PHOENIX (AP) - A massive dust storm descended on the Phoenix
area, drastically reducing visibility and delaying flights as
strong winds downed trees and left thousands of residents without
The dust cloud that moved across the Phoenix valley Tuesday
night had formed in an afternoon storm in the Tucson area, and then
rolled north across the desert before sweeping over the city like
an enormous wave, said National Weather Service meteorologist Paul
Radar data showed the storm's towering dust wall had reached as
high as 8,000 to 10,000 feet, or nearly 2 miles, he said.
"This was pretty significant," Iniguez told The Associated
Press. "We heard from a lot of people who lived here for a number
of storms and this was the worst they'd seen."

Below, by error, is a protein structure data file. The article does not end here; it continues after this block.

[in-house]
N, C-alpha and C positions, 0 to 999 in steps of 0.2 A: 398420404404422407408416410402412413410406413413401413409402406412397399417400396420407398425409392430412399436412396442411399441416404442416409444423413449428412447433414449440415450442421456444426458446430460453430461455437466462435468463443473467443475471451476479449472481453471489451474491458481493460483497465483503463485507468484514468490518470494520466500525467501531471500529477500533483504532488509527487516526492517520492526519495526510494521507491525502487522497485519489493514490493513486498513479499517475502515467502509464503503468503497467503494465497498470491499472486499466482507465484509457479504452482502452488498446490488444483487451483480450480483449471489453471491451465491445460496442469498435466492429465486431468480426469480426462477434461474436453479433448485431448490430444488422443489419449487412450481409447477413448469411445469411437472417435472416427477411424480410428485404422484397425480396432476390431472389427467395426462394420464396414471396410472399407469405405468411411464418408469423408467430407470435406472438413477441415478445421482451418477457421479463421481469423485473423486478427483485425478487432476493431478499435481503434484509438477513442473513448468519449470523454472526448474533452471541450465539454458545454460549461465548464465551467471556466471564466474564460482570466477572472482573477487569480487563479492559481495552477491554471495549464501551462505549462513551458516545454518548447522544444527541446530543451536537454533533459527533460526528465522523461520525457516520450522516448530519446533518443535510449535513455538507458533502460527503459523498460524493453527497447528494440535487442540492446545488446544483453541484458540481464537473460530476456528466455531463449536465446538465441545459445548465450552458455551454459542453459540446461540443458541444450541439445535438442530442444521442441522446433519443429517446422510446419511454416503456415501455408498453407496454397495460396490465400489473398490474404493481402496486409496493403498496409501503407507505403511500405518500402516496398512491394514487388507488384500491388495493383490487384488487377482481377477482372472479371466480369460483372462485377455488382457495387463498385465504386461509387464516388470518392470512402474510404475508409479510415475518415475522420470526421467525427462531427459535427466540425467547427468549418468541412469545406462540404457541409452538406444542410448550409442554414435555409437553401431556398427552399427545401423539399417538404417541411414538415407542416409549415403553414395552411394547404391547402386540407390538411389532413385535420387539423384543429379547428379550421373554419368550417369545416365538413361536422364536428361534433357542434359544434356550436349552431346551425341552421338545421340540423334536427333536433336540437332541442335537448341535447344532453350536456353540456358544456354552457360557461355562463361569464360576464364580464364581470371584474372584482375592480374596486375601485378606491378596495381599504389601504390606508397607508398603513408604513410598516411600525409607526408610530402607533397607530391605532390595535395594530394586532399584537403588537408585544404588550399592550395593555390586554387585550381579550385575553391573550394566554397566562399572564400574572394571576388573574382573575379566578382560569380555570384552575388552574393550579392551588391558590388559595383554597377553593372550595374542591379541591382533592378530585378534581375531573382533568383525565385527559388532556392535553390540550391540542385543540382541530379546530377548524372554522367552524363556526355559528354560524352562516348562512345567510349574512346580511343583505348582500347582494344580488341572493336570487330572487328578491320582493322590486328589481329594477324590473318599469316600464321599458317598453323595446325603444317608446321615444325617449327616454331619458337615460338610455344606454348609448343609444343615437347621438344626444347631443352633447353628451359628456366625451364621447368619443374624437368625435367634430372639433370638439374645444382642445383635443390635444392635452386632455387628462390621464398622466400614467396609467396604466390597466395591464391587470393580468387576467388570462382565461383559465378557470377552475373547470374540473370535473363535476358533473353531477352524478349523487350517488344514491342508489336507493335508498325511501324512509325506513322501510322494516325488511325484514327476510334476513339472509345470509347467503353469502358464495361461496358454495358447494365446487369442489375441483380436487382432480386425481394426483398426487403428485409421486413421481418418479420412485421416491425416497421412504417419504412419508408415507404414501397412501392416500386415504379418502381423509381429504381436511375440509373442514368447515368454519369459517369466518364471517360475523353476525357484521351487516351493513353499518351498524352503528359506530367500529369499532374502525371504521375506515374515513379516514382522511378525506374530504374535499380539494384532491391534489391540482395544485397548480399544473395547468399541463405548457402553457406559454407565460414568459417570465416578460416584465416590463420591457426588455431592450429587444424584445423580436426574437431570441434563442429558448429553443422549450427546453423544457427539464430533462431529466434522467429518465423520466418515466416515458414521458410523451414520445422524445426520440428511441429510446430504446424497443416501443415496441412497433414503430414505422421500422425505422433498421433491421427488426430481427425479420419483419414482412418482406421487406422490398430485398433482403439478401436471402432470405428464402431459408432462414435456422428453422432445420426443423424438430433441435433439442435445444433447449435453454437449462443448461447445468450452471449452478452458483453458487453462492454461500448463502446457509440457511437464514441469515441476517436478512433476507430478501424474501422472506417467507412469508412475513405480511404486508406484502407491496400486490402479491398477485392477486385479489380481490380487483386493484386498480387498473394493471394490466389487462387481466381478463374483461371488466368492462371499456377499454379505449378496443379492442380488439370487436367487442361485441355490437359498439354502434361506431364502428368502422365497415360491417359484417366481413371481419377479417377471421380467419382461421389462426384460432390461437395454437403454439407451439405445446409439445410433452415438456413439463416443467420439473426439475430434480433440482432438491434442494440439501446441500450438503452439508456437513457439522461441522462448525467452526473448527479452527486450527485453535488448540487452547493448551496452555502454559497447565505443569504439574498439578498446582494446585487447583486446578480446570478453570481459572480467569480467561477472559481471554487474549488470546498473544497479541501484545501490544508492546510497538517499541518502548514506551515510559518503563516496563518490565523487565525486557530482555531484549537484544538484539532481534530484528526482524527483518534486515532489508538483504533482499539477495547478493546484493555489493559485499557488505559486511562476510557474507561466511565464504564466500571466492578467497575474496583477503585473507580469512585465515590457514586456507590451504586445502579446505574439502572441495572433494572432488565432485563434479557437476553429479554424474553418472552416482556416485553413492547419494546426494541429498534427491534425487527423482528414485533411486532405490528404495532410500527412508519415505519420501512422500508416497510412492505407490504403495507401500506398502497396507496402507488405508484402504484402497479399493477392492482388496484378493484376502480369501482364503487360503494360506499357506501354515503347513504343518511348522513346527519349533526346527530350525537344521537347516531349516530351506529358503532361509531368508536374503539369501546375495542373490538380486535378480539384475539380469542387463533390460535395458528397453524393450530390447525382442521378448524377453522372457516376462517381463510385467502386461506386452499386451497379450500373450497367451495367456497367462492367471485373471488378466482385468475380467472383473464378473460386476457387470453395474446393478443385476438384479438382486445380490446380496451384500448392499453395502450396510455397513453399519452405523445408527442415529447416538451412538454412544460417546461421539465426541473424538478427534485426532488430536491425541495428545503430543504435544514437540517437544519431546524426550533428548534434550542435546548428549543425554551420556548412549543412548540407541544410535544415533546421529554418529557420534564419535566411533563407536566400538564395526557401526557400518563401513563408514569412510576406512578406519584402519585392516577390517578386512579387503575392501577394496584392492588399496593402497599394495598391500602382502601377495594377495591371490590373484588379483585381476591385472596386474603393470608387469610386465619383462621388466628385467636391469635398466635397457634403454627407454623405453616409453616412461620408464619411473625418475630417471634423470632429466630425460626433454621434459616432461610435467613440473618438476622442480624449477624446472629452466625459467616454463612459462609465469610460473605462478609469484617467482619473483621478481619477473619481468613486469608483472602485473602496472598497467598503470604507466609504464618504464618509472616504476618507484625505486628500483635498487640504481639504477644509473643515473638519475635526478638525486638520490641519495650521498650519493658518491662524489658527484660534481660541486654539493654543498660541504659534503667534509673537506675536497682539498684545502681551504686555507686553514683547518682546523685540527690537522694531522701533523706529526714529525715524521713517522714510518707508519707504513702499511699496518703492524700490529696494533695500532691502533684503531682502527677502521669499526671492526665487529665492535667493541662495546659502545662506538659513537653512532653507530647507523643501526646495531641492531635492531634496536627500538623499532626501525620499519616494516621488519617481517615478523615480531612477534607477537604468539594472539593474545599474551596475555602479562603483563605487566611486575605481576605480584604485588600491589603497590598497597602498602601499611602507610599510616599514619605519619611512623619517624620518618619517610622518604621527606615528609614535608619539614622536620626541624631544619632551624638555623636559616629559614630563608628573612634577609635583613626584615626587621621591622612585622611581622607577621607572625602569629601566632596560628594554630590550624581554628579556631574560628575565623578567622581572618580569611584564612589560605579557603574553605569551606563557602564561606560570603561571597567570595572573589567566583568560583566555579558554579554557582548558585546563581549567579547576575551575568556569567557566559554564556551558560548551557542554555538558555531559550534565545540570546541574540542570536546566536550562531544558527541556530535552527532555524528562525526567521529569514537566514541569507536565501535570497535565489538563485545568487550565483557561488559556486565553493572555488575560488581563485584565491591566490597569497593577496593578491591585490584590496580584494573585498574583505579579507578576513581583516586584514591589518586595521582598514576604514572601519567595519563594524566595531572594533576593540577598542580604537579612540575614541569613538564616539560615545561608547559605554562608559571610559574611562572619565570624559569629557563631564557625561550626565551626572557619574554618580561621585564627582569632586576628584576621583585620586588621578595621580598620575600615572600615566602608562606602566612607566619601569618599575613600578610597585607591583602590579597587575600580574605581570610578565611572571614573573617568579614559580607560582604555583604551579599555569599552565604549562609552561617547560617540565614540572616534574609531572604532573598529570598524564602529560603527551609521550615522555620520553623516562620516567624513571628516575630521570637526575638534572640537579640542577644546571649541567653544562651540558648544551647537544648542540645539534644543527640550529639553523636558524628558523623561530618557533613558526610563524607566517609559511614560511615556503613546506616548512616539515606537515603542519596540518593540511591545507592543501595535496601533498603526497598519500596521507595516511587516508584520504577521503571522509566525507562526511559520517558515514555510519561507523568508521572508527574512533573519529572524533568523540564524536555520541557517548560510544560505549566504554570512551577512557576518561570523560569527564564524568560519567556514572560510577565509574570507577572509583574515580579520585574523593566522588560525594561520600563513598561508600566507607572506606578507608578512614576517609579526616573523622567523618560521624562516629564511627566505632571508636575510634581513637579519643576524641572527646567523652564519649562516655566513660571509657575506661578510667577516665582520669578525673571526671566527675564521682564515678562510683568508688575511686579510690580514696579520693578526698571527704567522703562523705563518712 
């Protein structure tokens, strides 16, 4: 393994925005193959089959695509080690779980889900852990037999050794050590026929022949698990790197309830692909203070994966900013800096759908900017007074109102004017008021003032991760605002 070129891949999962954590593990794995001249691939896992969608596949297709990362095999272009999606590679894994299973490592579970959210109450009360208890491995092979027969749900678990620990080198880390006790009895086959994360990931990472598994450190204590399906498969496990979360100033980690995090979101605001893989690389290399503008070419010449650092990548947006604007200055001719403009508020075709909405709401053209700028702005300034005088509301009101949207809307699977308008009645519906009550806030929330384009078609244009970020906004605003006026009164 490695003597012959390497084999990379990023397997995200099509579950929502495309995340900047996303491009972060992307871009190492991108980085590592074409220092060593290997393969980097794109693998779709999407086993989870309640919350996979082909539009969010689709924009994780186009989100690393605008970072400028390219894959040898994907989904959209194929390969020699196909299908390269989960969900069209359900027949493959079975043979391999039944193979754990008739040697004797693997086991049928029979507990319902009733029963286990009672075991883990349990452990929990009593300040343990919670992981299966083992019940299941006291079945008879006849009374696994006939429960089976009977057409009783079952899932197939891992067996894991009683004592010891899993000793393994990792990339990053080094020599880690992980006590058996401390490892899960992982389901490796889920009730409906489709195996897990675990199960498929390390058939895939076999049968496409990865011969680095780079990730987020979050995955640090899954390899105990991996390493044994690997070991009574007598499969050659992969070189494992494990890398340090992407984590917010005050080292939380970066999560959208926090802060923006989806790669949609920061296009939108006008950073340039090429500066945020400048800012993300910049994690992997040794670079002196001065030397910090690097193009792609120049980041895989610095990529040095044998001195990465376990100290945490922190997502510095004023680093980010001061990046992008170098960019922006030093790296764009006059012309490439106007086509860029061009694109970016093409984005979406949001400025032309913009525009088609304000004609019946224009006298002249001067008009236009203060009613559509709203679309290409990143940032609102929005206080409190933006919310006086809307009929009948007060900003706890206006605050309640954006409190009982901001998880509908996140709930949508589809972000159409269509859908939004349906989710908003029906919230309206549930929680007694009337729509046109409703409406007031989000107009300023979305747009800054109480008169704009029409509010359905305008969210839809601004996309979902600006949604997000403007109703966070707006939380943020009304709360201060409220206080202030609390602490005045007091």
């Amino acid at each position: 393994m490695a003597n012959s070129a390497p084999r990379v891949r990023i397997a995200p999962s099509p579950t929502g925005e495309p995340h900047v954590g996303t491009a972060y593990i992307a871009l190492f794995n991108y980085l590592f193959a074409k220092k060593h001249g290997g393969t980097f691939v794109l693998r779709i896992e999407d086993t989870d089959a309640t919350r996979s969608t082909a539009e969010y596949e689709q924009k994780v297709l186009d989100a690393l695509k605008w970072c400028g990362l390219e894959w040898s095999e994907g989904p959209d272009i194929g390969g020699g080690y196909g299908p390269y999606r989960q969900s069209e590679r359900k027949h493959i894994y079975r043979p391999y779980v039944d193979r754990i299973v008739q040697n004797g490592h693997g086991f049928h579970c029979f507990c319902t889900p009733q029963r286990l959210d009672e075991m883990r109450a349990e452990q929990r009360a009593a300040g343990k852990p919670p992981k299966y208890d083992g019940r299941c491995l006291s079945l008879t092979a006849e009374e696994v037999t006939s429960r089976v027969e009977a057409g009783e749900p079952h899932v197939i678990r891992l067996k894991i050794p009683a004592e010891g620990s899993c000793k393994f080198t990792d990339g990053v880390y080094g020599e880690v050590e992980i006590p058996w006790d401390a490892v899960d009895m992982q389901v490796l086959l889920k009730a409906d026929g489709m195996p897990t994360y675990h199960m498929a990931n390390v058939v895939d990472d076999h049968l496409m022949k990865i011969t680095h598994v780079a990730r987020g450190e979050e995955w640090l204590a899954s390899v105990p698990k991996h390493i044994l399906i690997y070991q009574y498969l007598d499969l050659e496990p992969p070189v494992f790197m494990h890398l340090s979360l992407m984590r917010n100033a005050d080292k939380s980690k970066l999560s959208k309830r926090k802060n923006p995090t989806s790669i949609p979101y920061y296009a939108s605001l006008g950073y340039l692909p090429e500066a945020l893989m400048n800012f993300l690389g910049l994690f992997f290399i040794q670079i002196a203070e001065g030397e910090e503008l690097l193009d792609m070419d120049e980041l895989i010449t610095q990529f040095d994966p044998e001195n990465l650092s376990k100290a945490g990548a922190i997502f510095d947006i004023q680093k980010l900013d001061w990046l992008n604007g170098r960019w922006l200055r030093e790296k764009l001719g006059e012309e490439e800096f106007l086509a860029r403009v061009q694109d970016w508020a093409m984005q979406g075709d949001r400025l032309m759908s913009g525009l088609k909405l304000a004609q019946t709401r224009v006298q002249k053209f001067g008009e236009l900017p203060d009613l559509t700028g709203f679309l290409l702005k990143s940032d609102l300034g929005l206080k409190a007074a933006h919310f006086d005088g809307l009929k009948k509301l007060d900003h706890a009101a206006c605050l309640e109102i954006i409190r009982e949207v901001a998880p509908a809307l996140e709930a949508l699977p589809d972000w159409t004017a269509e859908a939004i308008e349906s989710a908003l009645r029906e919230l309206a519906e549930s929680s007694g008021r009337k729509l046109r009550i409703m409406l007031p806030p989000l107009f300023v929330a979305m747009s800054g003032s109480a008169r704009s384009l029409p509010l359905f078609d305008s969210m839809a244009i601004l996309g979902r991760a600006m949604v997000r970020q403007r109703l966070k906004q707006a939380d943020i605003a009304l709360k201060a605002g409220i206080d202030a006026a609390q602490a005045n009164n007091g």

By the time the dust cloud neared the metropolitan area, it had
started to dissolve but it still towered over the city with a wall
of at least 5,000 feet, according to the weather service.
KSAZ-TV in Phoenix reported the storm appeared to be roughly
wide in some spots. It briefly covered the city's downtown at
The storm was part of the Arizona monsoon season, which
typically starts in mid-June and lasts through September.
The National Weather Service says strong winds with gusts of up
to more than 60 mph in some places rapidly moved the dust cloud
northwest through Phoenix and the surrounding cities of Avondale,
Tempe and Scottsdale. More than a dozen communities in the area
also were placed under a severe thunderstorm watch until 11 p.m.
Some 8,000 Salt River Project utility customers were left
without power, KNXV-TV reported late Tuesday.
The Federal Aviation Administration said on its website that
because of low visibility in the area, no Phoenix-bound flights
were allowed to leave Las Vegas or Los Angeles airports until 9
p.m., and flights at the airport were delayed for about an hour.